500 Startups closes $15M fund to back founders in the Middle East and North Africa

    Από: Startup Team
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Fresh off closing a $10 million fund earlier this year for Latin American startups, 500 Startups has pulled together capital for a new $15 million fund that will exclusively target startups in the Middle East and North Africa (MENA).

Despite just closing today, 500 Startups has already made 39 investments in MENA out of other funds, so the group does have experience deploying capital in the region. The Oman Investment Fund and the Qatar Science and Technology Park are serving as anchors for the new fund. The Oman Investment Fund has previously invested capital into 500 Startups’ main fund, but the Qatar Science and Technology Park is new.

Hasan Haider, the managing director of the MENA fund, has a massive task ahead of him. The Middle East alone encompasses a land area nearly the size of the United States, and, as such, the role will involve a lot of traveling. Haider is based in Bahrain but will be making regular trips to cities that are hotbeds for business activity, like Cairo, Riyadh, Dubai and Doha, where 500’s Series A program is located.

Initially Haider will be joined by Sharif El-Badawi, a former Googler and a current leader of TechWadi, an association of tech-focused Arabs in Silicon Valley. To augment efforts and maximize the reach of the small team, the two are advising the Wadi Accelerator in Oman and assisting them with community events.

500 is calling this a first closing, which means it is possible that the size of the fund could increase in the future — it’s targeting $30 million. Ideally this would mean increasing the size of the team to between seven and nine people to support the fund’s efforts. Rather than wait it out, 500 has decided to get on the ground sooner rather than later to take advantage of the growing exit activity in MENA.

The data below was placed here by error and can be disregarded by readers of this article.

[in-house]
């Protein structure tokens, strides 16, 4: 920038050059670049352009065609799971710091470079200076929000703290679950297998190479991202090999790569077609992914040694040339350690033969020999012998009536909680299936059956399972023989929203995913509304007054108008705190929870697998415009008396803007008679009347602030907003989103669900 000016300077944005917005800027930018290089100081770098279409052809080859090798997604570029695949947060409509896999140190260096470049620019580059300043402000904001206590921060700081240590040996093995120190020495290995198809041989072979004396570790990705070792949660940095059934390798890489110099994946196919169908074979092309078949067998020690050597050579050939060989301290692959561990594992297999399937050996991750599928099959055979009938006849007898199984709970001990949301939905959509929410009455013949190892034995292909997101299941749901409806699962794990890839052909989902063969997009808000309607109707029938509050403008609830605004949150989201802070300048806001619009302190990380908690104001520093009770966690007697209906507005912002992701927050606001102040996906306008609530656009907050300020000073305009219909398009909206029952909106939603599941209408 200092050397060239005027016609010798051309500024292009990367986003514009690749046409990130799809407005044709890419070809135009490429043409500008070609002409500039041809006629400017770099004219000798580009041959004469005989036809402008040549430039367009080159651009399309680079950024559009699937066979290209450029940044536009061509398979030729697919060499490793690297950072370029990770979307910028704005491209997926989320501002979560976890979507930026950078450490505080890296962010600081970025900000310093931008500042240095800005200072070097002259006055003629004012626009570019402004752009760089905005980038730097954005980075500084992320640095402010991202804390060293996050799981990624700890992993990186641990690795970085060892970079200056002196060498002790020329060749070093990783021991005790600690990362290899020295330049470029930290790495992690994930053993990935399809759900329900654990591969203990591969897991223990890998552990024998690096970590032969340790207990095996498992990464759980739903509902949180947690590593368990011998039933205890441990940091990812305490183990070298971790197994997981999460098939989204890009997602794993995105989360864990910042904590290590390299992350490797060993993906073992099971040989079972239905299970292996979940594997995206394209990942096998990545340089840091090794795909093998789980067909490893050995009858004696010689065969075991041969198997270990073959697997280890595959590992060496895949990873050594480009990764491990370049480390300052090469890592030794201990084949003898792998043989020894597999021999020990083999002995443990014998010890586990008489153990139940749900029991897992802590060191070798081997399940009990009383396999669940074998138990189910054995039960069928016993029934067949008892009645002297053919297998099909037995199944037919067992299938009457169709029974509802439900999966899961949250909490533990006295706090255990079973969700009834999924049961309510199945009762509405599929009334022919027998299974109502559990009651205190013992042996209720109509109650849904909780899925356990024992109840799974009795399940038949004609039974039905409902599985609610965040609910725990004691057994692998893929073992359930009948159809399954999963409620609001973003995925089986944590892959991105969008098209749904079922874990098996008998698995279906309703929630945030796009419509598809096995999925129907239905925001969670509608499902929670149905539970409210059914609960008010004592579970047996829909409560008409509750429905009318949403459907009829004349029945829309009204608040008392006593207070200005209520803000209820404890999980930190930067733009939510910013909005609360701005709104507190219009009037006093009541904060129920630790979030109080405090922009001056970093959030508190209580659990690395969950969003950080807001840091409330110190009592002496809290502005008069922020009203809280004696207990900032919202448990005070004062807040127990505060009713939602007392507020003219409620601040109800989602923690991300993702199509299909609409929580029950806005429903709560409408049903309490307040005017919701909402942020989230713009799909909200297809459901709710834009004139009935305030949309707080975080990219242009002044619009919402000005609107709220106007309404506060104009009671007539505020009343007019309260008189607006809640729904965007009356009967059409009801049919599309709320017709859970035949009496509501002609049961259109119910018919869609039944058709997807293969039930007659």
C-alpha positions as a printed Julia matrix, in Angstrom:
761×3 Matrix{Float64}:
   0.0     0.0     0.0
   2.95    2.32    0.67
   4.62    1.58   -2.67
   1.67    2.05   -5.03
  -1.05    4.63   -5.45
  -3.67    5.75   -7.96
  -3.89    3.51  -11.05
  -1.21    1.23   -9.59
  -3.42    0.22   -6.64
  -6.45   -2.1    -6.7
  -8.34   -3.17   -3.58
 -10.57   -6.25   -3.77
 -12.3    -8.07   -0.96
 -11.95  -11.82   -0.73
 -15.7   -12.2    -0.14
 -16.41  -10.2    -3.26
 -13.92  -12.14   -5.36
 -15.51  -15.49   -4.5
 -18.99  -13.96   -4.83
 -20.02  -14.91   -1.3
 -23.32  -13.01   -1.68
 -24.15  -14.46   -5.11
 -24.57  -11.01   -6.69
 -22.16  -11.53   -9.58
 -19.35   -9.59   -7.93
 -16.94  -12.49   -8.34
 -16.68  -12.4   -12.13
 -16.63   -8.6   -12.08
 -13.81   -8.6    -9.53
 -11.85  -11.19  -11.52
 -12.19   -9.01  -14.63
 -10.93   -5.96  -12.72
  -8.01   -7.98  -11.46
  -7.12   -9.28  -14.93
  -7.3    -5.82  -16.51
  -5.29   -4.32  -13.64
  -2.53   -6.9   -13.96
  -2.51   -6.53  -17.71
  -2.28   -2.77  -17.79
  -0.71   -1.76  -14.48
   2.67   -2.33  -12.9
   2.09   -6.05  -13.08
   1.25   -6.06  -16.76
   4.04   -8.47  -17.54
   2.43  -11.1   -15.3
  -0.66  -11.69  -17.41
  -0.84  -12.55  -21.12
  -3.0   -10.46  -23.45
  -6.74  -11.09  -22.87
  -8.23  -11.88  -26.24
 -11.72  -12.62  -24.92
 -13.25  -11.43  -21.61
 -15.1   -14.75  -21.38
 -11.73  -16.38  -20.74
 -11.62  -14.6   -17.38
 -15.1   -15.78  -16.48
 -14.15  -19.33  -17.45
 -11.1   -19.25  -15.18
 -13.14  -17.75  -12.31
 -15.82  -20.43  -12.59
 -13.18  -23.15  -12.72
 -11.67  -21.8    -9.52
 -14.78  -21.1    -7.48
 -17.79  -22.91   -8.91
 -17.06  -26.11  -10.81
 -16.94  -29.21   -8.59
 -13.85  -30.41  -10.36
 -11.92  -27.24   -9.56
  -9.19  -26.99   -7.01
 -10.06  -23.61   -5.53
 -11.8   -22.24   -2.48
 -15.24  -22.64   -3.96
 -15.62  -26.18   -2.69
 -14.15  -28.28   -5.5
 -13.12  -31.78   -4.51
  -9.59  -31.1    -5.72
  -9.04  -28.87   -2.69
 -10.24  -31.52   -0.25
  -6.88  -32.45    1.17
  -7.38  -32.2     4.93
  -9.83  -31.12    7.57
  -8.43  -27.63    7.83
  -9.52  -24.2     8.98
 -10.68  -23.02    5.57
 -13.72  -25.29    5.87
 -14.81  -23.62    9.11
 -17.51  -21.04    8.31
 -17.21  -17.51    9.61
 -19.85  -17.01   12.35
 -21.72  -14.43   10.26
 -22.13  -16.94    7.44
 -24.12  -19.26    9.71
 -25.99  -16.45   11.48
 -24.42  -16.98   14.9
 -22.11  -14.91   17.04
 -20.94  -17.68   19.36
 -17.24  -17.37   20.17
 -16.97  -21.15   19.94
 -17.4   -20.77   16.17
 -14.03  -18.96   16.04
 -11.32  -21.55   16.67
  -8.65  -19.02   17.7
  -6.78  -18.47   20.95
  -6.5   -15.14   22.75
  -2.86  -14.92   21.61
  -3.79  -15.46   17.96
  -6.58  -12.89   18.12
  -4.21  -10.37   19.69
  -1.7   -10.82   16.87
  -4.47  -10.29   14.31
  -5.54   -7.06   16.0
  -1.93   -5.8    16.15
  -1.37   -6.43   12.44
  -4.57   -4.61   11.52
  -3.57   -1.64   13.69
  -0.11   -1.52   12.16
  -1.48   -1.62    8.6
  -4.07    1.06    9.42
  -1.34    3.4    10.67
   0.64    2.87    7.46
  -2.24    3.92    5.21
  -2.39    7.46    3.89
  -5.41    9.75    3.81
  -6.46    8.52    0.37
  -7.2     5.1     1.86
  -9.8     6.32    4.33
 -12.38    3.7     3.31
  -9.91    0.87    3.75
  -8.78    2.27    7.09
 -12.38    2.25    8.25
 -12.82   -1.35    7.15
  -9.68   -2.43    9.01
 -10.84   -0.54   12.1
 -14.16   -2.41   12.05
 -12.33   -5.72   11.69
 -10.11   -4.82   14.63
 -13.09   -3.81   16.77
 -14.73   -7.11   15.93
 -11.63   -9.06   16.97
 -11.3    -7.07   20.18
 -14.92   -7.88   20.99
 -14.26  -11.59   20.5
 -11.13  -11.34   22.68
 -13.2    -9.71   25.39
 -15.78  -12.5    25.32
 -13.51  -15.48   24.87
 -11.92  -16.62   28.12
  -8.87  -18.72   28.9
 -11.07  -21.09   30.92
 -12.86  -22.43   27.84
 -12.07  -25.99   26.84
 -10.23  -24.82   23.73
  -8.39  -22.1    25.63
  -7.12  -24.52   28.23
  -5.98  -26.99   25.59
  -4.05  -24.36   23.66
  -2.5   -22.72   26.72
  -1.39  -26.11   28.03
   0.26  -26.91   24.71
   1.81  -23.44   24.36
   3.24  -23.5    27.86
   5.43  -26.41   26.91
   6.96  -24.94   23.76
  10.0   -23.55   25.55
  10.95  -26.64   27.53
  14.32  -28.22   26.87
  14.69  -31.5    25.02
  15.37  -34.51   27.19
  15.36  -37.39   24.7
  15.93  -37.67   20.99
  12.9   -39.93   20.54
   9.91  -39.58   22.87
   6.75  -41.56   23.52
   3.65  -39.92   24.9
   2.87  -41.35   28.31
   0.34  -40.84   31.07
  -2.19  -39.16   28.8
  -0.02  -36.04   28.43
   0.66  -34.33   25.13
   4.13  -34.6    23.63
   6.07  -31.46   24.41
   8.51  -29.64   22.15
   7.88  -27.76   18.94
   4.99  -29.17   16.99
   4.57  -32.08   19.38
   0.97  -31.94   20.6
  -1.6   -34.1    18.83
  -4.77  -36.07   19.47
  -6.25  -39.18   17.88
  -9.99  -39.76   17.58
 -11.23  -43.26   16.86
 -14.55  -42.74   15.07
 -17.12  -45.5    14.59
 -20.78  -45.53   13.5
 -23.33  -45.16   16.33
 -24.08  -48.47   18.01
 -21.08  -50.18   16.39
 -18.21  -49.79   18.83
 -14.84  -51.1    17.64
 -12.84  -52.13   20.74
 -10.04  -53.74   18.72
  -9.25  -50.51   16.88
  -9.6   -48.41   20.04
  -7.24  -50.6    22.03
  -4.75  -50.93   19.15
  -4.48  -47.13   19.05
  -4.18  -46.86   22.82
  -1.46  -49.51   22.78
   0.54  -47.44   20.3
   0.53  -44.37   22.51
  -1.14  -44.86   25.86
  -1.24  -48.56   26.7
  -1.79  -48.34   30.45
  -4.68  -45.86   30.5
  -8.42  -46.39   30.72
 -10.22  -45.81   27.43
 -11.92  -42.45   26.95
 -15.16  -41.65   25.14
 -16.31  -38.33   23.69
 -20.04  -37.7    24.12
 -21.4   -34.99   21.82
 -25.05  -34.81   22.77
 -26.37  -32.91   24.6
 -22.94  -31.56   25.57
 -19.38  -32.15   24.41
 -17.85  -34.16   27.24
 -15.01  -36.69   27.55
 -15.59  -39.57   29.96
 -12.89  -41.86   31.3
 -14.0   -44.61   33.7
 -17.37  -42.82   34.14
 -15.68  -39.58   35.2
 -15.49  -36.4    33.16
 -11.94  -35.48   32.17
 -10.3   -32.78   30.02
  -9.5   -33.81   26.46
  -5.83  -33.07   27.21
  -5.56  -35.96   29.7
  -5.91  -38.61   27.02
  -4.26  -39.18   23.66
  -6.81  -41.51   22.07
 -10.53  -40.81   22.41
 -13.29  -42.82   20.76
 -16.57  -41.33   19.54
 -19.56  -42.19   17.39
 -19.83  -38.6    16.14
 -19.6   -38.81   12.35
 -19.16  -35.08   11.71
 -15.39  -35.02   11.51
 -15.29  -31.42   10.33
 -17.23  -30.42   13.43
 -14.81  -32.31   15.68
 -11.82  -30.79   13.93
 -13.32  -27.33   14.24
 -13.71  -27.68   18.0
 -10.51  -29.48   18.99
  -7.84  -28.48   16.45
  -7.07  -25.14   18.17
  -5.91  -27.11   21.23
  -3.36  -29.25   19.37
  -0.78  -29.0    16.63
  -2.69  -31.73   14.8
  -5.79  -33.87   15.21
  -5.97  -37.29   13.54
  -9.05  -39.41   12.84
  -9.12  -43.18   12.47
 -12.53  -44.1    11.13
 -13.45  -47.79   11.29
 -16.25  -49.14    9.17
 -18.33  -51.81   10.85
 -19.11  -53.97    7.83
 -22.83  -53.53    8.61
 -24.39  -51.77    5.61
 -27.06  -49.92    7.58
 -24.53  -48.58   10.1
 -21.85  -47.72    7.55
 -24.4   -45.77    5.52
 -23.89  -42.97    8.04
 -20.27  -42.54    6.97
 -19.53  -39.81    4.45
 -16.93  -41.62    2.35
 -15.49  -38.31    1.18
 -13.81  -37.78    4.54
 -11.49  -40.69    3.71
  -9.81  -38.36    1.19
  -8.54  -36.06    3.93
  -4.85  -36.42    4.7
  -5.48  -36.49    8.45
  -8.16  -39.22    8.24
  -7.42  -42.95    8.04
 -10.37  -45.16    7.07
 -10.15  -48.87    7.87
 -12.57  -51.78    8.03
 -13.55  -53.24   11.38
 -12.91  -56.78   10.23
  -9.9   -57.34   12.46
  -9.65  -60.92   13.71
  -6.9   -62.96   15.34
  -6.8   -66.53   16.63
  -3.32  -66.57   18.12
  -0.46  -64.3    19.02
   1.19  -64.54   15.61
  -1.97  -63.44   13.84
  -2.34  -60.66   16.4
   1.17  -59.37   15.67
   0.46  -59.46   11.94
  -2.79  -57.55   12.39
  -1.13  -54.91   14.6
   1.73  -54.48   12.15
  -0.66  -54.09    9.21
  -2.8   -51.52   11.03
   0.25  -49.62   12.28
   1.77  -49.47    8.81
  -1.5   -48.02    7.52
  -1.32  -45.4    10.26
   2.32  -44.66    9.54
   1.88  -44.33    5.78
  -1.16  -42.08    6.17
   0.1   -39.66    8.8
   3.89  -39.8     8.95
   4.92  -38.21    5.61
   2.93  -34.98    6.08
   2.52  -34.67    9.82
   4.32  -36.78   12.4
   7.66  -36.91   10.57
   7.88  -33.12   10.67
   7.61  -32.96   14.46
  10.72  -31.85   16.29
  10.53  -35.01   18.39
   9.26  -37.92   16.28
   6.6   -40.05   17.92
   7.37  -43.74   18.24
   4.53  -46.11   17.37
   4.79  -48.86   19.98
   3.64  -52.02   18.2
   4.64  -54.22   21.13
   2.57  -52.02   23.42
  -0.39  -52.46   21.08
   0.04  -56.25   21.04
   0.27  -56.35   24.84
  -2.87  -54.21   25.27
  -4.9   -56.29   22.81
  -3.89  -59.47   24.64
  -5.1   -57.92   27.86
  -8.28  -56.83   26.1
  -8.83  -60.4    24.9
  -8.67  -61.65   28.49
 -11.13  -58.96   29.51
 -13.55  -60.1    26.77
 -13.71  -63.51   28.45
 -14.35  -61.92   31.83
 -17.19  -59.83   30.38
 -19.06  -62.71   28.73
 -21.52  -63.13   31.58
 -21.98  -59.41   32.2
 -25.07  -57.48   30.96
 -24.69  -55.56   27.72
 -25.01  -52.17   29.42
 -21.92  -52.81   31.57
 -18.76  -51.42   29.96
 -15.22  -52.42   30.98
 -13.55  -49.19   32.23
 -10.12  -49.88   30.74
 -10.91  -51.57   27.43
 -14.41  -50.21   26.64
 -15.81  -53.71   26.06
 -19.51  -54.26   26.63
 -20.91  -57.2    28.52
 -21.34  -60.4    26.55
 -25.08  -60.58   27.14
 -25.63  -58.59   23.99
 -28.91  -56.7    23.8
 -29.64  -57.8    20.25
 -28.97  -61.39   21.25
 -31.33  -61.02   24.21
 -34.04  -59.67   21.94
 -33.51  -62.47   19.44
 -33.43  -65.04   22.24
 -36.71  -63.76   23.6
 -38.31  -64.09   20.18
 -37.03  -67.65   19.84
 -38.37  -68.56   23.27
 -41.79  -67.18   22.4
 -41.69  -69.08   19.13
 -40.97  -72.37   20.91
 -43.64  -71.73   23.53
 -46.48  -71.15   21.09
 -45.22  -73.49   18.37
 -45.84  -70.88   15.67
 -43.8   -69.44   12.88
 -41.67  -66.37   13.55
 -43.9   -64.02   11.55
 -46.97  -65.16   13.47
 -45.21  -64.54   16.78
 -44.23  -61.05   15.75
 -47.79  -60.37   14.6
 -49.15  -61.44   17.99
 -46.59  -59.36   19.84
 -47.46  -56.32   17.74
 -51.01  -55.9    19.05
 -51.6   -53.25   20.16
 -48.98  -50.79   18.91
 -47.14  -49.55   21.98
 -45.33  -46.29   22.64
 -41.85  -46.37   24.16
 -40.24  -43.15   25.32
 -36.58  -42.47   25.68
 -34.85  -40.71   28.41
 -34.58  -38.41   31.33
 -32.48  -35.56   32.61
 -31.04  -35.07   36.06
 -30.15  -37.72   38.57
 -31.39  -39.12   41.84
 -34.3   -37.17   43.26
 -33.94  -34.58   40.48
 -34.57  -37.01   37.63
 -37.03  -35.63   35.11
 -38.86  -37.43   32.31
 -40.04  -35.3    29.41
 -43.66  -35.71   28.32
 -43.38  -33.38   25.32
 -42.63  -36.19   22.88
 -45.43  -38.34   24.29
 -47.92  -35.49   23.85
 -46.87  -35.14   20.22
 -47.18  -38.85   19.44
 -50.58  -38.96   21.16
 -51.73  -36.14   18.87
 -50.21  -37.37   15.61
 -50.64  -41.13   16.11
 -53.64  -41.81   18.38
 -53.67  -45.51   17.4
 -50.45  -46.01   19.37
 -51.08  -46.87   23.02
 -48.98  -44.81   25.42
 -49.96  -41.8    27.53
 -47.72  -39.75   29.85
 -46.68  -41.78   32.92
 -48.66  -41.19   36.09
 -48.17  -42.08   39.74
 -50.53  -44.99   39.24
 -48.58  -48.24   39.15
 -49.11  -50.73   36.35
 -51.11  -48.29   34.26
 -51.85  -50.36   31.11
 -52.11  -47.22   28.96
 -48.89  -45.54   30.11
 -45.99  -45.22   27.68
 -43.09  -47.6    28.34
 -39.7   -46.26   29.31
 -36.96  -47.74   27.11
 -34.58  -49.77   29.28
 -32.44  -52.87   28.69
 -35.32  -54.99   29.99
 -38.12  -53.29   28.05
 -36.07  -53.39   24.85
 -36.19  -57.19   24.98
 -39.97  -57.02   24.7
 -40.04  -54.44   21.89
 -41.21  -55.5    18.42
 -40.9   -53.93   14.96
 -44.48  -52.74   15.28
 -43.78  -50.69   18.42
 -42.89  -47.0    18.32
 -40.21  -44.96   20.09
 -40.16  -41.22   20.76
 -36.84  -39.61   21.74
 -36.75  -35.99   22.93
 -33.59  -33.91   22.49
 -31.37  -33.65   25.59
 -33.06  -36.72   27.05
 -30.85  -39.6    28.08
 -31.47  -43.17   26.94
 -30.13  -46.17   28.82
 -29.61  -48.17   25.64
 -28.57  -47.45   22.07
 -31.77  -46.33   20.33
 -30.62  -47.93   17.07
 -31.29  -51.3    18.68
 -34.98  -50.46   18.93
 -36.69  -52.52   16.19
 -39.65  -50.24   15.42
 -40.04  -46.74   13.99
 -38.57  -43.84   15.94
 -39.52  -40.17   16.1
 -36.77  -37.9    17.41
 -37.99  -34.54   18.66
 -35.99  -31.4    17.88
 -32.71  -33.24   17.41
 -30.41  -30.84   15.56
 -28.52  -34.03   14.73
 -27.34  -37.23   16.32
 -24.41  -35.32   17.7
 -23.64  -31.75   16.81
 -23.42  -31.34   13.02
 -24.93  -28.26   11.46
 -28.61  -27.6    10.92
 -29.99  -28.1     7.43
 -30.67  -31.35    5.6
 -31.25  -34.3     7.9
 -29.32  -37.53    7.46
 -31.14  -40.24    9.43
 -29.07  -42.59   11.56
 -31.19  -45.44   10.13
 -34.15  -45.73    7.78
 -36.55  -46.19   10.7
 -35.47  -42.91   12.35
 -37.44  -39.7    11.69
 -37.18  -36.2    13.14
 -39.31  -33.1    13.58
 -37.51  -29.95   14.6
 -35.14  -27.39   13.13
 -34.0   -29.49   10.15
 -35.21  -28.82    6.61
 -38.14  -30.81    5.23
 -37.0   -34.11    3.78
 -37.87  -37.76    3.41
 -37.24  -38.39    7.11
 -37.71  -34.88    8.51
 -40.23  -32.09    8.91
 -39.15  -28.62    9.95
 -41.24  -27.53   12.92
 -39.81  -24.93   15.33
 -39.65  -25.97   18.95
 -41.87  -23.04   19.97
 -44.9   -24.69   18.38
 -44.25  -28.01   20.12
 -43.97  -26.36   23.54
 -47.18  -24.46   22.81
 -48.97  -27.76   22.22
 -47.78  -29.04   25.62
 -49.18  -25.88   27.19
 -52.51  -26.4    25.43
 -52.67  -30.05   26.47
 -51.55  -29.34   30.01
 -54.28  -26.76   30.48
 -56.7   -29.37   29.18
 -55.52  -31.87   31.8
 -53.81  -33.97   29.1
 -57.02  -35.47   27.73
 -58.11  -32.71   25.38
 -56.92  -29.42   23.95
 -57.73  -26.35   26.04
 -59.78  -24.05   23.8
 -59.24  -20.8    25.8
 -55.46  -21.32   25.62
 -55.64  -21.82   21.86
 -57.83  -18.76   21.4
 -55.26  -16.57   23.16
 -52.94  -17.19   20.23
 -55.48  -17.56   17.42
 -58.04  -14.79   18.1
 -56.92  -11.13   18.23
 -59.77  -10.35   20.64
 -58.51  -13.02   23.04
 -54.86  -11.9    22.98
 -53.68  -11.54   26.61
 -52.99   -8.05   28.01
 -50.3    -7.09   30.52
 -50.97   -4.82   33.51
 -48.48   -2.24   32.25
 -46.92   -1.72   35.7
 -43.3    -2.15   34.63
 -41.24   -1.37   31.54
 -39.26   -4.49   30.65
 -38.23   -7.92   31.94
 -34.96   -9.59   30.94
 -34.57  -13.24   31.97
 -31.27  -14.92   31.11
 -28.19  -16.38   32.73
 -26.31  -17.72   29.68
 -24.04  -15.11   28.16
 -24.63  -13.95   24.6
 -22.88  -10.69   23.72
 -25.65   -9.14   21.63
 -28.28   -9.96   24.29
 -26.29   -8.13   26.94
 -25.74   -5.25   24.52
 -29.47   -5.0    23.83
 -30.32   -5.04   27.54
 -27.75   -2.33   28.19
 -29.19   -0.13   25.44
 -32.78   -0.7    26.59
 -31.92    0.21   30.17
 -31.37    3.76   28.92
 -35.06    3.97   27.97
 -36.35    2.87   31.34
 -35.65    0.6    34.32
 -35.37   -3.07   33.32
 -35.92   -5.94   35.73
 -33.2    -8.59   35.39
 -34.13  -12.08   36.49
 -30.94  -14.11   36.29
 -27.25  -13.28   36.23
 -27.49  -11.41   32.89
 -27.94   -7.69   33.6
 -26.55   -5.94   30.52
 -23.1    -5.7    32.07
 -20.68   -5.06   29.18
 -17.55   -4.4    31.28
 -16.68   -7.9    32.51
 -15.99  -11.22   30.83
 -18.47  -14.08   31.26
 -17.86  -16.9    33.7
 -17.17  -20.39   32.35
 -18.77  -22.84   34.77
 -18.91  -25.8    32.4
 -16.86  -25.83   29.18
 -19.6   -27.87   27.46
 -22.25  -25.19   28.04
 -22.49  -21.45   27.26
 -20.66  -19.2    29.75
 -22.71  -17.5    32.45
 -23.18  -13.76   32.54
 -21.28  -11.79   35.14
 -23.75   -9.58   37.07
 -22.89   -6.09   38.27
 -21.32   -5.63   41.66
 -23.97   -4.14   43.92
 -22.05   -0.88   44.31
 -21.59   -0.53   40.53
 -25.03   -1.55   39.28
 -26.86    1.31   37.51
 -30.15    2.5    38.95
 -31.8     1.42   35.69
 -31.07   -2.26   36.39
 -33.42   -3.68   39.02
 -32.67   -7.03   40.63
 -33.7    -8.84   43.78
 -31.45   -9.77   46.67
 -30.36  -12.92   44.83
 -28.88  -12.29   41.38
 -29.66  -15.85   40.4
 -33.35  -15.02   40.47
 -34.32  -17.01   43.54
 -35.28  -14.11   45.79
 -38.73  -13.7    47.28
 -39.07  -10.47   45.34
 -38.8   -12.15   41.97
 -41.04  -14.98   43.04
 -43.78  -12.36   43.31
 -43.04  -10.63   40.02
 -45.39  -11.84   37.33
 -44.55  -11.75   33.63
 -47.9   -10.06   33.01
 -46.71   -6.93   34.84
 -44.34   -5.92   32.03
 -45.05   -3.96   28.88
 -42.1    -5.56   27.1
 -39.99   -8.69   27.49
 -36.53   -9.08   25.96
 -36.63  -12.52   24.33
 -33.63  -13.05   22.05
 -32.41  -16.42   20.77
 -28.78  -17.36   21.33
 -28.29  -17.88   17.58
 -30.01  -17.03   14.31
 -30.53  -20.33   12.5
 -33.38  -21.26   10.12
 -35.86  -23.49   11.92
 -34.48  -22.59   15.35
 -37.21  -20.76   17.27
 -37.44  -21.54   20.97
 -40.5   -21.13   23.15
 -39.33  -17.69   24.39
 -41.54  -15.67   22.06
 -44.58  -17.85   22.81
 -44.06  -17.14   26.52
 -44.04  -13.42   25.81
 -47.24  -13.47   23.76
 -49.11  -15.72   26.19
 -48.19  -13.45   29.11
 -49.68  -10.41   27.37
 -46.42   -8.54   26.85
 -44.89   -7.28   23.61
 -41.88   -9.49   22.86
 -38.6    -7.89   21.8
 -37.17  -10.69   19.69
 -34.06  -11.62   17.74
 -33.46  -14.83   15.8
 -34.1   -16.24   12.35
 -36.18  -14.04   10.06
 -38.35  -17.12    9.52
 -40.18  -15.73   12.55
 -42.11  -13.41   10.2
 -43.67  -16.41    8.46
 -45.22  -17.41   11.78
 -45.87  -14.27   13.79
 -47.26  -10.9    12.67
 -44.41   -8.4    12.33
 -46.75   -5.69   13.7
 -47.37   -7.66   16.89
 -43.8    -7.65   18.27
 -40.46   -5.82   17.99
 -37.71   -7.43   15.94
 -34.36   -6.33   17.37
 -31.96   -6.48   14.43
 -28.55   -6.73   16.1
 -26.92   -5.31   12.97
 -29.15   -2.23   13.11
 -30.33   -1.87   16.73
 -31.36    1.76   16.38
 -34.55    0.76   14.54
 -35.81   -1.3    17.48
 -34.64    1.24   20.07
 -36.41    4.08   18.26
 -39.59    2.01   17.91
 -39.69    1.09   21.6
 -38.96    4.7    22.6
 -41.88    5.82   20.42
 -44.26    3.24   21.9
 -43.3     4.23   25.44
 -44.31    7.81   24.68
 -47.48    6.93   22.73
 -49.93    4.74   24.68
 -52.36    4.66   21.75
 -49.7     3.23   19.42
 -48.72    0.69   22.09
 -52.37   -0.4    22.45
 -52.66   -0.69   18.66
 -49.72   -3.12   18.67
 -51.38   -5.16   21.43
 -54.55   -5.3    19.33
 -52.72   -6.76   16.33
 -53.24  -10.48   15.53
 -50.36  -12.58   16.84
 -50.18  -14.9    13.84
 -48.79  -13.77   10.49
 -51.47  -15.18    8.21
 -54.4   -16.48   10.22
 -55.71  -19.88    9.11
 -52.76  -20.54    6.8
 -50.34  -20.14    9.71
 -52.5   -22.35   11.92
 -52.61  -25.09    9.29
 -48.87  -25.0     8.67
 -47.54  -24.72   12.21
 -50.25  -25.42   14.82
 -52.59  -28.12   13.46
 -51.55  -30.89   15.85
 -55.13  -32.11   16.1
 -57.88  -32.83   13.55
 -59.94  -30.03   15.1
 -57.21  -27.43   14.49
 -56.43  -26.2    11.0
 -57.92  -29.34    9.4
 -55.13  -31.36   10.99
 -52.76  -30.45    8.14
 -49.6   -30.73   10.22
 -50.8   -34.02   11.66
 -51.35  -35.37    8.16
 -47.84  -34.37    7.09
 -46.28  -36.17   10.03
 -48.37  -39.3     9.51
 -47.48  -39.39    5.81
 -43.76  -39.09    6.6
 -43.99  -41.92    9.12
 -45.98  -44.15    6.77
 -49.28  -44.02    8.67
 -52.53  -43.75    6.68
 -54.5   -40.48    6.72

“The Amazon acquisition of Souq was really a watershed moment for the region,” Dave McClure, founding partner of 500 Startups, explained to me in an interview.

The implication is that there is serious regional interest in venture capital investment. SoftBank grabbed headlines last year when news broke that the company was planning a $100 billion investment fund that would have substantial backing from Middle Eastern investors. The Saudi Arabian Public Investment Fund’s $3.5 billion investment in Uber also comes to mind as indicative of the trend.

“Right now government-supported programs are incentivizing people to set up VC funds,” notes Haider. “M&A interest is coming from Europe and the Far East.”

Government-sponsored programs heavily incentivize country-specific investments, but Haider told me in an interview that he thinks it’s wrong to look at the region as siloed-off countries. Instead, the idea is to grow the region as an ecosystem, working to increase the number of acquisitions and ultimately convincing more people to take the risk of starting a startup.

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